I am not a fervent believer in the death penalty. I am also not a fervent supporter of George W. Bush. But the media's use of the death penalty issue to drive down Bush's poll ratings is another exercise in naked journalistic partisanship.
Network news watchers woke up early this week to a new media campaign to question Bush's record in Texas. NBC's Lisa Myers declared Texas is "under special scrutiny these days" as a Chicago Tribune review of the "131 inmates executed by Governor George W. Bush" found "dozens of cases in which inmates were executed despite serious questions about the competence of their defense and the reliability of key testimony." The Tribune, which helped lobby Gov. George Ryan into a death penalty moratorium in Illinois by studying all 22 years of capital punishment in their home state, did not study the system under Bush's Democrat predecessor, Ann Richards. They just singled out Bush. "This issue may dog Bush the entire campaign," Myers suggested.
"Special scrutiny," indeed.
In a vigorous exercise in agenda-setting the week before, Newsweek's cover announced we should all be "Rethinking the Death Penalty." In subtle language, one of the magazine's captions reported "the nation's death-penalty debate seems to be taking on new urgency." Did that "urgency" erupt spontaneously or are Newsweek and other outlets helping to create a sense of "urgency" with this kind of saturation coverage?
A few weeks back, Newsweek's Jonathan Alter lobbied Bush to review the case of Ricky McGinn, convicted of raping and murdering his 12-year-old stepdaughter. When Bush responded by granting a 30-day stay for DNA testing, Newsweek took the obnoxious step of taking a poll - always, always a poll - showing that 59 percent thought Bush's delay was based on political reasons, not because of evidence. Consider just how stupid this poll question was: There is no new evidence of McGinn's innocence, just a new technique for detecting DNA in a pubic hair, which may identify or clear McGinn as a rapist.
Besides, were every one of Newsweek's poll respondents given the weekend to read a sheaf of legal papers on this case? Was a single one qualified to give an expert opinion on it? Are you? I know I'm not. This is the kind of media manipulation that drives down public confidence in media outlets: agitate until a public official makes the decision you want, and then bash him for caving to your bald-faced lobbying as an insincere political ploy.
Newsweek is not alone in its partisan pressure on Bush. NBC, The New York Times, and PBS's "Frontline" documentary series have also devoted their resources to casting doubt on Bush's criminal justice record. Like Newsweek, Time and U.S. News reported on Bush's McGinn decision, and both played word games with Bush's motto "compassionate conservatism." (He's going to hate himself for having used that if he gets elected; watch the media repeat it sarcastically for his entire tenure on everything.) That's opposed to "compassionate liberalism," which shows its love for the citizenry by letting murderers out on weekend furloughs.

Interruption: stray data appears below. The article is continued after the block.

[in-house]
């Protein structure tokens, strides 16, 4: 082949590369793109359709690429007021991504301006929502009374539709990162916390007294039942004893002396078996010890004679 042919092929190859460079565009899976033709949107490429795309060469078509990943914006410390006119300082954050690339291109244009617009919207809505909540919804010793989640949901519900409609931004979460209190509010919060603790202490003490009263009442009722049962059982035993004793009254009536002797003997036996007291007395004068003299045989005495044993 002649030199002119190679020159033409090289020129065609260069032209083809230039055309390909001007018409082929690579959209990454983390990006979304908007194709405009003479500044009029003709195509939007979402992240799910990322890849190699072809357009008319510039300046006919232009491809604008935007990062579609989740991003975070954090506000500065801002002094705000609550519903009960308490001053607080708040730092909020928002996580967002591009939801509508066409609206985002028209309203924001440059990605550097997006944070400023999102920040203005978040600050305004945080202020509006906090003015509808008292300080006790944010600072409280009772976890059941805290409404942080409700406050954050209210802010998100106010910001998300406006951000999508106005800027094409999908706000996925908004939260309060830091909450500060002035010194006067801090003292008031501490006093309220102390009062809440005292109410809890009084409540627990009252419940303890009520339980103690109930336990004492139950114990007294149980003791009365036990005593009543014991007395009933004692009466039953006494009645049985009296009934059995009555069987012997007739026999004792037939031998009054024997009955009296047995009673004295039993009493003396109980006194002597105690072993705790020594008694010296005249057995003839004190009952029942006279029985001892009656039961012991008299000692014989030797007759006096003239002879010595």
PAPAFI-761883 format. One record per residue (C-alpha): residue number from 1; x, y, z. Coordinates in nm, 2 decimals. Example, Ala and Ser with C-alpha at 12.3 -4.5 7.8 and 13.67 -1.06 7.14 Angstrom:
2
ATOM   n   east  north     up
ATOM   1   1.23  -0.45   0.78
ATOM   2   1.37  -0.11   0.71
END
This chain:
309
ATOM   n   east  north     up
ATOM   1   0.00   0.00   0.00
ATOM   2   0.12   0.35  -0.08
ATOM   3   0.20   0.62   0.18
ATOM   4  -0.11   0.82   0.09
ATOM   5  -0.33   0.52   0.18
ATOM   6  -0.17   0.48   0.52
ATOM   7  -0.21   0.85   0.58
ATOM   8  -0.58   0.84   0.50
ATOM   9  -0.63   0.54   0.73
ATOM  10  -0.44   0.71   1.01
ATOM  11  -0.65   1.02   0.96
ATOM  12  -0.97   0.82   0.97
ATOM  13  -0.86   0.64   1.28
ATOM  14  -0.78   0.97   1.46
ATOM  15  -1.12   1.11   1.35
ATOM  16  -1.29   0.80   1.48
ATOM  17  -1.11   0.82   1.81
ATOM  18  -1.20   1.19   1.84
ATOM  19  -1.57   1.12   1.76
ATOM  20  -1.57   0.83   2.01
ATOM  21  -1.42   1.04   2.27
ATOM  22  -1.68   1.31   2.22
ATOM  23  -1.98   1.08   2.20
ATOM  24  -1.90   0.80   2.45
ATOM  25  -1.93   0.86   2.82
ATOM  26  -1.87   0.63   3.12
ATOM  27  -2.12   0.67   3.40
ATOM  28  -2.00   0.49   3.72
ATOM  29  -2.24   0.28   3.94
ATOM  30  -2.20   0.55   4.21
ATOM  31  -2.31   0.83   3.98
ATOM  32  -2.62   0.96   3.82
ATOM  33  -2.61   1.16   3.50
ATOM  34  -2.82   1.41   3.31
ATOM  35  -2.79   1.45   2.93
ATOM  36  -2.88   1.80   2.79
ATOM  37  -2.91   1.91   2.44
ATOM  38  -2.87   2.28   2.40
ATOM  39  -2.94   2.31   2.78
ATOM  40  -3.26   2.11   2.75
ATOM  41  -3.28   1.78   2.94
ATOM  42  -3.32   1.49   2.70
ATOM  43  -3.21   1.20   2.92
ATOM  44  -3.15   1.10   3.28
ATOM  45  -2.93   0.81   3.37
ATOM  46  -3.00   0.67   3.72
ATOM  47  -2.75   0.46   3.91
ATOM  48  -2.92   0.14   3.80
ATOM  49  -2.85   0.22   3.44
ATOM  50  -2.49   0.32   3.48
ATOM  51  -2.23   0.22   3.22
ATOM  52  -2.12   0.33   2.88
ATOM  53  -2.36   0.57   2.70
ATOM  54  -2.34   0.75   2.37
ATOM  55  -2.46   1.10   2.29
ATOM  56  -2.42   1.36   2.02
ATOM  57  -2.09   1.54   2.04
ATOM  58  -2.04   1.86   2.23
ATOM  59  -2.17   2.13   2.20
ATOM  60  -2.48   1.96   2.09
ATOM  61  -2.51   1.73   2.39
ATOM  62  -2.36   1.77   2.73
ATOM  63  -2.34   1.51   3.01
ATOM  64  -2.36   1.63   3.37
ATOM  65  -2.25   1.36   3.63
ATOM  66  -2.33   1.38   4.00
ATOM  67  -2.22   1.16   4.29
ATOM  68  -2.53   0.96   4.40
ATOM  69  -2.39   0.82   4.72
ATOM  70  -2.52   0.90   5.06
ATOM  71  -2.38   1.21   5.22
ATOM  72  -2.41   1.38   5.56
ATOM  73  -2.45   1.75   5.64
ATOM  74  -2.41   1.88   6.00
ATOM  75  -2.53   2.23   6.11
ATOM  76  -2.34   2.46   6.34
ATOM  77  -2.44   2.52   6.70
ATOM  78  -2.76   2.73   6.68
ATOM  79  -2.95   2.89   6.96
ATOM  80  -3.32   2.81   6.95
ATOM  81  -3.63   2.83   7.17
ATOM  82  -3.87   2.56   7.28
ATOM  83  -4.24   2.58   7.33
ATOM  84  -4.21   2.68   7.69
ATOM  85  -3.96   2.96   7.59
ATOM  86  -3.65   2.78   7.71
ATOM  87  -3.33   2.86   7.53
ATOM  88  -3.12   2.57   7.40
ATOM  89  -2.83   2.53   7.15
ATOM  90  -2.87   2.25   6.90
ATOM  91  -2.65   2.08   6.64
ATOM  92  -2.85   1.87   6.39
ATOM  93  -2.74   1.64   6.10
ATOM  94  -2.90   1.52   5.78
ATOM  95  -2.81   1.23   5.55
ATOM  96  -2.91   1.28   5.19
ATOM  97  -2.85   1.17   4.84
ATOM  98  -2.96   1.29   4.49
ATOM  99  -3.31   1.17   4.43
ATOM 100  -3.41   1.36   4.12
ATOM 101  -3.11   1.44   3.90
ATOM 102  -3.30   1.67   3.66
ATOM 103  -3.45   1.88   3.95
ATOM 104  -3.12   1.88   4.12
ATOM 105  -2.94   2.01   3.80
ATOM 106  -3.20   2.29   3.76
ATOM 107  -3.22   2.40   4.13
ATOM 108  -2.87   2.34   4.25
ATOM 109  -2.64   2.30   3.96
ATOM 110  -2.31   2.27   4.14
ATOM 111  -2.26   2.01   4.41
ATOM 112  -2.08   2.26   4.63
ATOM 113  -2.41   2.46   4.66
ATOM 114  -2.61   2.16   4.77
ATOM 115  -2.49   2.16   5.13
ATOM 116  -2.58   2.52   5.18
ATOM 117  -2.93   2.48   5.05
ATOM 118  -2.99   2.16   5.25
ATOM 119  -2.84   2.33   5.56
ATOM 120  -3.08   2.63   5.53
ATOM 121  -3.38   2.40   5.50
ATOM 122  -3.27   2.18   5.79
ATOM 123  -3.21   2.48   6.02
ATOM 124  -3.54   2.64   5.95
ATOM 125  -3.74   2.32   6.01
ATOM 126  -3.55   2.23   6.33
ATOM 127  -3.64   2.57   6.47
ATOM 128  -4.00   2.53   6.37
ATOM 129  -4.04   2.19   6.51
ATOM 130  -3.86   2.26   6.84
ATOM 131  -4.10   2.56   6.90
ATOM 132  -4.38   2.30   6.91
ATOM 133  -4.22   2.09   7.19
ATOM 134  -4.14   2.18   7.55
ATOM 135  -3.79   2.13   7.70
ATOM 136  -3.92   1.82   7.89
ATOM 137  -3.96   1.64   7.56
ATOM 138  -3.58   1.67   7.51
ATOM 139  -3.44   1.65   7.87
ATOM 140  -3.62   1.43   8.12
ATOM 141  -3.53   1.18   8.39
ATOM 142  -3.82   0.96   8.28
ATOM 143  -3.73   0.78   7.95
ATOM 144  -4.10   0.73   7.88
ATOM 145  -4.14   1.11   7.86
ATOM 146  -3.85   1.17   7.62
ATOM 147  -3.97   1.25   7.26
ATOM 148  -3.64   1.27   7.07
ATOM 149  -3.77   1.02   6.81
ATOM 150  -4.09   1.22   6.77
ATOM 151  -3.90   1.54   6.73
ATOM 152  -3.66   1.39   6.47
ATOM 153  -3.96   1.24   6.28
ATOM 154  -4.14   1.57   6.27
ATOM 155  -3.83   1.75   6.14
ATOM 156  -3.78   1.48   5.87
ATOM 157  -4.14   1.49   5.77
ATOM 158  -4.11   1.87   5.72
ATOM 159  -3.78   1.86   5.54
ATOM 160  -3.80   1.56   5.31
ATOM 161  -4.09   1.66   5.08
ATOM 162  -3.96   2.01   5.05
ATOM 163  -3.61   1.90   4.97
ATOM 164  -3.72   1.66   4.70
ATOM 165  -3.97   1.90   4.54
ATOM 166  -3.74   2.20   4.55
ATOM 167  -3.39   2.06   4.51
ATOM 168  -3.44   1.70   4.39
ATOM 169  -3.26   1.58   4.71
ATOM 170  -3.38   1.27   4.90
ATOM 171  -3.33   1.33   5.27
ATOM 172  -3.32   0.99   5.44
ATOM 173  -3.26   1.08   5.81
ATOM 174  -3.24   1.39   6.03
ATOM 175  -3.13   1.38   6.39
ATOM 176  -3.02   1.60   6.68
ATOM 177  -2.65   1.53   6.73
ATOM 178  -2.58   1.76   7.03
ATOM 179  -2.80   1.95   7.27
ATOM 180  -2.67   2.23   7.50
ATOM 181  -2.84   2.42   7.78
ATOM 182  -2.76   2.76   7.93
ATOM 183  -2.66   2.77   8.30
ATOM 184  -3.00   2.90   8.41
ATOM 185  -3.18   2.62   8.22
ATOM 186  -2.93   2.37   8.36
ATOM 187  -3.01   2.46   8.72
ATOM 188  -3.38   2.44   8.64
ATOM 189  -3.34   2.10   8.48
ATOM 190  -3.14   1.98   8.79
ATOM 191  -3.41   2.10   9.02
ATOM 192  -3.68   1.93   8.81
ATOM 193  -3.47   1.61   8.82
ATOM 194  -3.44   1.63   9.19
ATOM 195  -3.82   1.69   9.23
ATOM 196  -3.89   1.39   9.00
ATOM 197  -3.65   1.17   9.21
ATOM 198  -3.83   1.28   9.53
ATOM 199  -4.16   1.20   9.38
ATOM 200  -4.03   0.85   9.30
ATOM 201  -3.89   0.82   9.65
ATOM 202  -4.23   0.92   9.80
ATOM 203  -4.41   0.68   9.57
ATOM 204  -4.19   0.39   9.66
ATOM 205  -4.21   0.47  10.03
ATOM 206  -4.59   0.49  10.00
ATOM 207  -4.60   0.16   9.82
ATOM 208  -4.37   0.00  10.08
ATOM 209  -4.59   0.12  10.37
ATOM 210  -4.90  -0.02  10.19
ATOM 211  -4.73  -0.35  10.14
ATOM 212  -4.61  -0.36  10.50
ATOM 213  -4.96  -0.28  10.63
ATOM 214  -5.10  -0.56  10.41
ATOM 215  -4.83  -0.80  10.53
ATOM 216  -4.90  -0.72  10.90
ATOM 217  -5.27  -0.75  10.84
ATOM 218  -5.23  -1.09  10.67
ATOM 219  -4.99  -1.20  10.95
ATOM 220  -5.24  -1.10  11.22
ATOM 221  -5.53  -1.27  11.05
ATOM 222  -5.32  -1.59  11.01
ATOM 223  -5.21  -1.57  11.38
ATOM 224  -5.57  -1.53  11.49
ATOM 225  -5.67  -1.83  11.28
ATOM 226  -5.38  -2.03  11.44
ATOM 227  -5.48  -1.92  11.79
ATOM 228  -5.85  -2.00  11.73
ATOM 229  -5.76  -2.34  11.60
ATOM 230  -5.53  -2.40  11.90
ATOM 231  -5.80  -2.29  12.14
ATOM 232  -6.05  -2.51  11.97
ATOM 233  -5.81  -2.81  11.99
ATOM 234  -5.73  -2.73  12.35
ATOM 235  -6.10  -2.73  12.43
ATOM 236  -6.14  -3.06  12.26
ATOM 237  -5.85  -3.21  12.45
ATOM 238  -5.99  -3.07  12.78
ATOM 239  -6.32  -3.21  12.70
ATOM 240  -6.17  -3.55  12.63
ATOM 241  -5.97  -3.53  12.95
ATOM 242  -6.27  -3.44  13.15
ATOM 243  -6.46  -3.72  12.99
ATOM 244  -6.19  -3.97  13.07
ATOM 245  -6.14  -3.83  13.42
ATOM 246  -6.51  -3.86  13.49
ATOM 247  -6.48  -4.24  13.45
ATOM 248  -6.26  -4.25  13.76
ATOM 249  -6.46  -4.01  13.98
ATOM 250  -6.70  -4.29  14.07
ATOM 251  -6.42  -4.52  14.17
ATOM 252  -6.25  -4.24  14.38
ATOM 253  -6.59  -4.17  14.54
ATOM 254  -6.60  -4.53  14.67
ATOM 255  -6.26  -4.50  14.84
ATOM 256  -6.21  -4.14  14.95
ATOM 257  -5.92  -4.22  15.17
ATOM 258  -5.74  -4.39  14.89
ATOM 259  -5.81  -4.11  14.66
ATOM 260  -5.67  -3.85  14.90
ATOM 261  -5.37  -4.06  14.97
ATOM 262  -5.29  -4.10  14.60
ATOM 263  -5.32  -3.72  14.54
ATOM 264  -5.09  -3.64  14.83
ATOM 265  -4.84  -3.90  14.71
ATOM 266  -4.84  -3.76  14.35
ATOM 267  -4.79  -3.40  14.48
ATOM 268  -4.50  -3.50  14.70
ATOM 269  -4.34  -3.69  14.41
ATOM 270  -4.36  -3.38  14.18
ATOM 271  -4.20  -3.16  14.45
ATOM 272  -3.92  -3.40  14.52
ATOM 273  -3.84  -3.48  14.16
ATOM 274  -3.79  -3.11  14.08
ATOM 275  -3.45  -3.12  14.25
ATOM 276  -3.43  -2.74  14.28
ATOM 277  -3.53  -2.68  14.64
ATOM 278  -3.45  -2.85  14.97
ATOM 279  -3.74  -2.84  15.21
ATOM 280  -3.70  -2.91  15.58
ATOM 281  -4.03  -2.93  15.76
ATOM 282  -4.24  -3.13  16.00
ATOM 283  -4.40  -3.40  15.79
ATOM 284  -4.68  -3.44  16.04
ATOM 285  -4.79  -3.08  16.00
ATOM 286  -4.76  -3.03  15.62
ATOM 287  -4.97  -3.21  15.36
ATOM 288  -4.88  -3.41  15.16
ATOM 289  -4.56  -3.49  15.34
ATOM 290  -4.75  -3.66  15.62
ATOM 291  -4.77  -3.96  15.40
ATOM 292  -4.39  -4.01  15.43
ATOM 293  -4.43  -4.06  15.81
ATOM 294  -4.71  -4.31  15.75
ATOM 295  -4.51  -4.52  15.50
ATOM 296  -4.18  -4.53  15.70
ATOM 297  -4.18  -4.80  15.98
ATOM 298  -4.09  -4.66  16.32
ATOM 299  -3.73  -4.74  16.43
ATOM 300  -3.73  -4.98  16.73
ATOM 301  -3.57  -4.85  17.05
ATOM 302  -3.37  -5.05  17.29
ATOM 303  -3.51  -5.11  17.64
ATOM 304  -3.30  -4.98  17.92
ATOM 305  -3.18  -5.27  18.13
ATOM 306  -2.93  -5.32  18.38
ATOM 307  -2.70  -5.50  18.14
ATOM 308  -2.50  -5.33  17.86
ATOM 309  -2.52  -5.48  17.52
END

Reporters, anchors, and editors didn't use these rules when the Governor in the presidential race was Bill Clinton of Arkansas, or Michael Dukakis of Massachusetts. Surely, Republican operatives tried to make an issue out of those candidates' records, but did Newsweek ever publish an 11-page cover story package on Massachusetts furloughs? Did Jonathan Alter crusade to get Gov. Clinton to save the life of Ricky Ray Rector, the self-lobotomized cop killer who was executed during the 1992 primaries? You won't even find Rector's name in the magazine until this month.
Newsweek has also not tried this treatment on Al Gore. Why not explore the Clinton-Gore record on the death penalty, a record scorned by liberals and civil libertarians for whittling away at habeas corpus protections? Time magazine explained: "The issue of fairness in the death penalty in Texas - and under Bush - is particularly relevant because of the sheer number of people who have been executed on his watch. (Vice President Al Gore also favors the death penalty, but he has the advantage at the moment of not having to manage a death row.)" Gore hasn't attacked Bush's record on the death penalty. He can rely on his media surrogates.
The press has a very strange calculus of accountability. Reporters hold Governor Bush accountable for every policeman, every judge, and every jury in the Texas judicial system. But President Clinton is in no way responsible when we blow up the Chinese embassy in Belgrade, or he orders the destruction of a pharmaceutical factory in Sudan to distract attention from his Monica Lewinsky grand jury testimony.
For Bush to become President, he doesn't have to just run against Gore. He has to start addressing a hostile media, too.